French police officers have held another night of demonstrations to vent their anger at increasing workload, outdated equipment and regulations restricting their self-defense ability.
Carrying national flags and signs such as “France
… Your police is very sick,” protesters took to the streets of the city of Versailles on Friday to express their dissatisfaction with the situation.
The event was part of a nationwide movement organized by police unions against working conditions under the almost year-old state of emergency in the European country.
The movement, dubbed “The March of anger,” also urges better resources and finances as well as a change in rules for police officers to defend themselves.
“We are fed up with … being seen as bad by the hierarchy or population. People have to understand that behind the uniform there are men and women. We are here to be respected and to protect the people,” said an officer identified as Fred.
Police discontent was fueled by the October 8 incident in Viry-Chatillon near Paris, where a gang petrol-bombed four police officers in a patrol car.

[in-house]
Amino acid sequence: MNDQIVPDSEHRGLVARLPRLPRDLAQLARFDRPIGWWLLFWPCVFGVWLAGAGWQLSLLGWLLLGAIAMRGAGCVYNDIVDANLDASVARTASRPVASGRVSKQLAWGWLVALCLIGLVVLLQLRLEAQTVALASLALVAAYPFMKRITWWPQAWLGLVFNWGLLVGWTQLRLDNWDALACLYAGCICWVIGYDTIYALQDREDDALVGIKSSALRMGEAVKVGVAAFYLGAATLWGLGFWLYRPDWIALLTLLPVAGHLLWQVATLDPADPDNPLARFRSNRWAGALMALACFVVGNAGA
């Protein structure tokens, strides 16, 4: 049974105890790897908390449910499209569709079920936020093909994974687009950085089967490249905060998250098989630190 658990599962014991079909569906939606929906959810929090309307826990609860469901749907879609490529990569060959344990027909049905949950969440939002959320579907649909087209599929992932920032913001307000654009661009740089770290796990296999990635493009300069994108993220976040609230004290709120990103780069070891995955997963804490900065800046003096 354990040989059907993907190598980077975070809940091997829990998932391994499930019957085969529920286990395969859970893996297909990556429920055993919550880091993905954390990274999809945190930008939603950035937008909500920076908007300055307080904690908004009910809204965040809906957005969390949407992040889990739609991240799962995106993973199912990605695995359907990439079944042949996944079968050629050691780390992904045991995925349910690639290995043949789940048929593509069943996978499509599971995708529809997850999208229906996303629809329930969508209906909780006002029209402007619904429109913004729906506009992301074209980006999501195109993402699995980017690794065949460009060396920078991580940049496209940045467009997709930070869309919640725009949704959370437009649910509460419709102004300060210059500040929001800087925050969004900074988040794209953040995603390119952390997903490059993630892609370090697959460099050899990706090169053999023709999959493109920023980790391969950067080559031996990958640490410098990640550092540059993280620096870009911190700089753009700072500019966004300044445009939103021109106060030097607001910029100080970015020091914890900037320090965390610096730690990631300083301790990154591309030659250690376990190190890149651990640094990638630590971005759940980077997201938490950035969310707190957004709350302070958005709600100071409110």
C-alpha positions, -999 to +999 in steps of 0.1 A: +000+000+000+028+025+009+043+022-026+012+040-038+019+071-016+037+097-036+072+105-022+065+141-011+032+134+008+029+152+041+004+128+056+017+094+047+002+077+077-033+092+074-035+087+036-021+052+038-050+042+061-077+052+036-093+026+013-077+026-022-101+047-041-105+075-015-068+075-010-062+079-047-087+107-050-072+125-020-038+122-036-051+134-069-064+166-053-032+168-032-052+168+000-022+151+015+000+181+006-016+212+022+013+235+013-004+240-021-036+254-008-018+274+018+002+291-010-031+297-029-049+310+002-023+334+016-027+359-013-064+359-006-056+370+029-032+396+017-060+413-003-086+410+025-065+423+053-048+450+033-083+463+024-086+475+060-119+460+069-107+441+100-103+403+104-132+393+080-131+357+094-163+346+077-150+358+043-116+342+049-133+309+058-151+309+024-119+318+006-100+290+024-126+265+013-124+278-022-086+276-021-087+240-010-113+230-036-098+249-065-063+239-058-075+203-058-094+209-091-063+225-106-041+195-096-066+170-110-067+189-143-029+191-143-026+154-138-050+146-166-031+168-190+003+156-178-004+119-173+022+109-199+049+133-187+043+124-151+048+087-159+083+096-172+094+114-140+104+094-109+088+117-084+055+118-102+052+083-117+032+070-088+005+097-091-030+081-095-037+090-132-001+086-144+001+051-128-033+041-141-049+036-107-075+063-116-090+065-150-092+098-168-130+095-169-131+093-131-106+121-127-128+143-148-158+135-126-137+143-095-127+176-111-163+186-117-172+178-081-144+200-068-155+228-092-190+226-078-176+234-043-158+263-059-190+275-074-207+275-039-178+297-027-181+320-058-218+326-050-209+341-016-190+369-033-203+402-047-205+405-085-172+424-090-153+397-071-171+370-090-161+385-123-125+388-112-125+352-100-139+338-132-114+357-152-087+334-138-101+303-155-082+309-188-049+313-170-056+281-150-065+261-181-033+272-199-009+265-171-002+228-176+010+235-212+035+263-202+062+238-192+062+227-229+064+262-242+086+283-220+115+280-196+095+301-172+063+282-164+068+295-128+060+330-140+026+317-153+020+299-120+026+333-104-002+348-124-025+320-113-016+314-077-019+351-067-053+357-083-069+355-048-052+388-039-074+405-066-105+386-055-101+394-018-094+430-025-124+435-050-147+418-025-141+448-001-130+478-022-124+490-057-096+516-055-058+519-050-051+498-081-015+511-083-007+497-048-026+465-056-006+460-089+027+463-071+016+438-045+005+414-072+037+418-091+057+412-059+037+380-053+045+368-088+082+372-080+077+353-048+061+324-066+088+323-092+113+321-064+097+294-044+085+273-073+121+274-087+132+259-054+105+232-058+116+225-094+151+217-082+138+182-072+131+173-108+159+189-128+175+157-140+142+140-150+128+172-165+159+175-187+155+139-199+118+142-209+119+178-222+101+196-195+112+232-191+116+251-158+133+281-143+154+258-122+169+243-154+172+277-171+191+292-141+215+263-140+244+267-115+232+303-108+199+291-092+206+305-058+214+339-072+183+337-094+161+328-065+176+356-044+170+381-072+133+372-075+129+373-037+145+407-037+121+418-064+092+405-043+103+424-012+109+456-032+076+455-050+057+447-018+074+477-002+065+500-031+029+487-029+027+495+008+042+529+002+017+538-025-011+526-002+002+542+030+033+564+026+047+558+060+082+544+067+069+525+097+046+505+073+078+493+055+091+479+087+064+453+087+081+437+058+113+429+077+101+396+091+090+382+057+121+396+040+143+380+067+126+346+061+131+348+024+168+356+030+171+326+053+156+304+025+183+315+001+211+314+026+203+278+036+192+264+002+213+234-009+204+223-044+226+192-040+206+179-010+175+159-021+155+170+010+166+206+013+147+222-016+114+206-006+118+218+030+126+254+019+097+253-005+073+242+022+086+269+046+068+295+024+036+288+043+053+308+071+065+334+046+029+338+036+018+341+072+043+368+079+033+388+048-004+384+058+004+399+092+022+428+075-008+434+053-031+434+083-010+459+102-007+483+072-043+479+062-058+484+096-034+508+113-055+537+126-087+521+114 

Police say assailants tried to prevent the officers from getting out of the burning vehicle. Two of the four were seriously injured while one suffered life-threatening burns.
The photo taken on October 8, 2016 shows a police vehicle that was burned in gang attack in Viry-Chatillon. (Photo by AFP)
“Our colleagues have been burned in their cars. What will happen after this? They will do one year in jail and be released. … We want to be recognized and defended when we are assaulted,” said another police officer identified as Michel.
Some 90 percent of French citizens support police protests, according to a recent survey published by the French daily Le Figaro.
Protesters have complained of exhaustion after months of being on alert in a bid to tackle terror threats as well as demonstrations that have often descended into violence.
Thousands of police officers and soldiers have been deployed to guard airports, train stations and other public places in response to a spate of terrorist attacks that have killed more than 230 people across France over the past two years.